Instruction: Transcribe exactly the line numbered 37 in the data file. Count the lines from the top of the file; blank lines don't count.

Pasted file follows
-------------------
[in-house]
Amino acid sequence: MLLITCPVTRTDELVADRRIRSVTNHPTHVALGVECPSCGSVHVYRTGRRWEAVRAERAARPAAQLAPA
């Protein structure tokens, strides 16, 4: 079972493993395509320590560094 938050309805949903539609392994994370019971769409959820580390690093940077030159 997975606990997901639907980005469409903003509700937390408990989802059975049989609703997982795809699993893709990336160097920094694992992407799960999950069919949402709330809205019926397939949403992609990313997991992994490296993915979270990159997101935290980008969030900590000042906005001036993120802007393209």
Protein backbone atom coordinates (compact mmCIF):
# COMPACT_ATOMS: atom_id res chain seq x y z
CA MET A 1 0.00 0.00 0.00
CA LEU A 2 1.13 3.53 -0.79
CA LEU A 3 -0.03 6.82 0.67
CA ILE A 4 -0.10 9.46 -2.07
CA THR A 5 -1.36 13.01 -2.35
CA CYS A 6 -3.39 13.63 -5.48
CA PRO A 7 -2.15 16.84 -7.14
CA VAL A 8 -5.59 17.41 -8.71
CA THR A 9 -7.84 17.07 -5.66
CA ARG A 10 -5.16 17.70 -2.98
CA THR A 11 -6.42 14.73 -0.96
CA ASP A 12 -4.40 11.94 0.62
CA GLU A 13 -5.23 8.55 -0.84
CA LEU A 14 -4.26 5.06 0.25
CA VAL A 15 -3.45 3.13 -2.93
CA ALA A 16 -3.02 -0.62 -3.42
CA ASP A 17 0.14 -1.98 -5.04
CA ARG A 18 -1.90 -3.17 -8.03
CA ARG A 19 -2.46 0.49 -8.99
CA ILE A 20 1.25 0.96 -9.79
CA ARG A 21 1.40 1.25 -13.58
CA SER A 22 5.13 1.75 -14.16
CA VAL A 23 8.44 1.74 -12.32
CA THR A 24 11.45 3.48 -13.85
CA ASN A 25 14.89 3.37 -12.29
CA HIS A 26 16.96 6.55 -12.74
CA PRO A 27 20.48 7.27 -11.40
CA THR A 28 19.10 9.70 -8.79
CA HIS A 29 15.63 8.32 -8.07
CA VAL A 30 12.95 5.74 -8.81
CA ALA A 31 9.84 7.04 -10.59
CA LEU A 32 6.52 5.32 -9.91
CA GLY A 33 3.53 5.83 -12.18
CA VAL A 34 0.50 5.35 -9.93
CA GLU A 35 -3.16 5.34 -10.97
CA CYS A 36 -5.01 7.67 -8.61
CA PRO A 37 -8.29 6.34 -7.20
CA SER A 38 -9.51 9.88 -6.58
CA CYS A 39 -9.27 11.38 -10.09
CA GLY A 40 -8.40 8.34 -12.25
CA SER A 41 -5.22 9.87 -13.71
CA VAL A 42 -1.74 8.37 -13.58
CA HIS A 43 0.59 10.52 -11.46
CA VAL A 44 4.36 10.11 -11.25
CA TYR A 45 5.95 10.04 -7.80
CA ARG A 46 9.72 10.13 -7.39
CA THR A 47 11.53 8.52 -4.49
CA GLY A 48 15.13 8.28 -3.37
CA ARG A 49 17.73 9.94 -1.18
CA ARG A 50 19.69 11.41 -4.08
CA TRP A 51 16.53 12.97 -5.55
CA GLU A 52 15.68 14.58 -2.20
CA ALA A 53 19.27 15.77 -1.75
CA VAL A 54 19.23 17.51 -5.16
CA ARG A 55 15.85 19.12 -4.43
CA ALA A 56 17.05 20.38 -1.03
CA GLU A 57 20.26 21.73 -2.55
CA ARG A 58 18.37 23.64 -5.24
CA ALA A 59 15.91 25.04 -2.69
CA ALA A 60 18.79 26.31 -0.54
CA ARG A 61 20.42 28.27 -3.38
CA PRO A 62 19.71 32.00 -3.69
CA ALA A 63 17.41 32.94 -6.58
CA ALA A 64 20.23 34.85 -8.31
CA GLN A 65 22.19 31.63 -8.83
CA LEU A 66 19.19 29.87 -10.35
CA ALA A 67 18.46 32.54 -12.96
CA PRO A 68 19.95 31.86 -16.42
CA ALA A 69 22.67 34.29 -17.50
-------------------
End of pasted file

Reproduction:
CA LEU A 32 6.52 5.32 -9.91